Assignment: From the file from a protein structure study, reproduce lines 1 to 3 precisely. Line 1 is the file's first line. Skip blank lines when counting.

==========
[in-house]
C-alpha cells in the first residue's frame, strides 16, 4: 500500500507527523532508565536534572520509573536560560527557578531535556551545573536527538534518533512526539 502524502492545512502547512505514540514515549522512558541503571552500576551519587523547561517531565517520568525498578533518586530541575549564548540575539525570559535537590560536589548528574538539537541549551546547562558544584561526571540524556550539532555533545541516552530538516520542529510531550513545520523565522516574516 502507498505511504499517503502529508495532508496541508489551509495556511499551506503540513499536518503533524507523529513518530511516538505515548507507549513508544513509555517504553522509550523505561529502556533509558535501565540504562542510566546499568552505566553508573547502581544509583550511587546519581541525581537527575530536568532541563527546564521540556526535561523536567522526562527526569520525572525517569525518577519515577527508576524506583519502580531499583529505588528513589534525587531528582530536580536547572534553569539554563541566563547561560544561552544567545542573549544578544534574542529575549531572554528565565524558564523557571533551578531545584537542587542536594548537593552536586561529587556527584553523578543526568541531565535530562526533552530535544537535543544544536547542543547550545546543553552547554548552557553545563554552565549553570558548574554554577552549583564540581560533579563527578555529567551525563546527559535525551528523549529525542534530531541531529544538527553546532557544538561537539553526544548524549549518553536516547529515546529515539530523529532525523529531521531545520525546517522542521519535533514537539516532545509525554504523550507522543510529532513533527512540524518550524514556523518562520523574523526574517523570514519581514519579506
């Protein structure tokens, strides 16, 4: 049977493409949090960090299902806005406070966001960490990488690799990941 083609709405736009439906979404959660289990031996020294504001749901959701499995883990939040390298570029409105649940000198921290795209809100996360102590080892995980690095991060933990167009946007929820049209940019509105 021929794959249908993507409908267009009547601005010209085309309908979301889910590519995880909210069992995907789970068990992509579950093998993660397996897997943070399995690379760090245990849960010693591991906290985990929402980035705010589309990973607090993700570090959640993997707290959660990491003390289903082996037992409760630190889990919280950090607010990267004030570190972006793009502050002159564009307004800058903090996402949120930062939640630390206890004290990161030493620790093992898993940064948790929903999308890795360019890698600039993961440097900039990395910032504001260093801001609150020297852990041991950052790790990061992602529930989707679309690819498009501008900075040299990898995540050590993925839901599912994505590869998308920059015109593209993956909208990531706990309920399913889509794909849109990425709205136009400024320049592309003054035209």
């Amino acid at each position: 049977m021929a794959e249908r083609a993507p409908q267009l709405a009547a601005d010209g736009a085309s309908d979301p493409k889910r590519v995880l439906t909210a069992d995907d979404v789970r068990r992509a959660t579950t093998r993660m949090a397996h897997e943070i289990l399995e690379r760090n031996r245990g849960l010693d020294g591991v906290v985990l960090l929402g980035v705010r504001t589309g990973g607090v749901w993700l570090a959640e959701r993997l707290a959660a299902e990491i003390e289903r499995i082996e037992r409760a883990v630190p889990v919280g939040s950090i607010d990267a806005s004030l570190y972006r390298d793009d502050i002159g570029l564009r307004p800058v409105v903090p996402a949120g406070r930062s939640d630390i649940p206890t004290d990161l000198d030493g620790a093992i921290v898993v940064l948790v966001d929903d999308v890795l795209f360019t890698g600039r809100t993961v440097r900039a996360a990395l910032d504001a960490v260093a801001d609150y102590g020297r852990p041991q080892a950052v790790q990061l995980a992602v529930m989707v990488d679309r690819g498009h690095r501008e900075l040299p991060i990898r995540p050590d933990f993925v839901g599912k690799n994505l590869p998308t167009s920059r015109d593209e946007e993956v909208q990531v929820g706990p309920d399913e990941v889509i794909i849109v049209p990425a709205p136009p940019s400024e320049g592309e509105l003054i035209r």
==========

[in-house]
C-alpha cells in the first residue's frame, strides 16, 4: 500500500507527523532508565536534572520509573536560560527557578531535556551545573536527538534518533512526539 502524502492545512502547512505514540514515549522512558541503571552500576551519587523547561517531565517520568525498578533518586530541575549564548540575539525570559535537590560536589548528574538539537541549551546547562558544584561526571540524556550539532555533545541516552530538516520542529510531550513545520523565522516574516 502507498505511504499517503502529508495532508496541508489551509495556511499551506503540513499536518503533524507523529513518530511516538505515548507507549513508544513509555517504553522509550523505561529502556533509558535501565540504562542510566546499568552505566553508573547502581544509583550511587546519581541525581537527575530536568532541563527546564521540556526535561523536567522526562527526569520525572525517569525518577519515577527508576524506583519502580531499583529505588528513589534525587531528582530536580536547572534553569539554563541566563547561560544561552544567545542573549544578544534574542529575549531572554528565565524558564523557571533551578531545584537542587542536594548537593552536586561529587556527584553523578543526568541531565535530562526533552530535544537535543544544536547542543547550545546543553552547554548552557553545563554552565549553570558548574554554577552549583564540581560533579563527578555529567551525563546527559535525551528523549529525542534530531541531529544538527553546532557544538561537539553526544548524549549518553536516547529515546529515539530523529532525523529531521531545520525546517522542521519535533514537539516532545509525554504523550507522543510529532513533527512540524518550524514556523518562520523574523526574517523570514519581514519579506
């Protein structure tokens, strides 16, 4: 049977493409949090960090299902806005406070966001960490990488690799990941 083609709405736009439906979404959660289990031996020294504001749901959701499995883990939040390298570029409105649940000198921290795209809100996360102590080892995980690095991060933990167009946007929820049209940019509105 021929794959249908993507409908267009009547601005010209085309309908979301889910590519995880909210069992995907789970068990992509579950093998993660397996897997943070399995690379760090245990849960010693591991906290985990929402980035705010589309990973607090993700570090959640993997707290959660990491003390289903082996037992409760630190889990919280950090607010990267004030570190972006793009502050002159564009307004800058903090996402949120930062939640630390206890004290990161030493620790093992898993940064948790929903999308890795360019890698600039993961440097900039990395910032504001260093801001609150020297852990041991950052790790990061992602529930989707679309690819498009501008900075040299990898995540050590993925839901599912994505590869998308920059015109593209993956909208990531706990309920399913889509794909849109990425709205136009400024320049592309003054035209």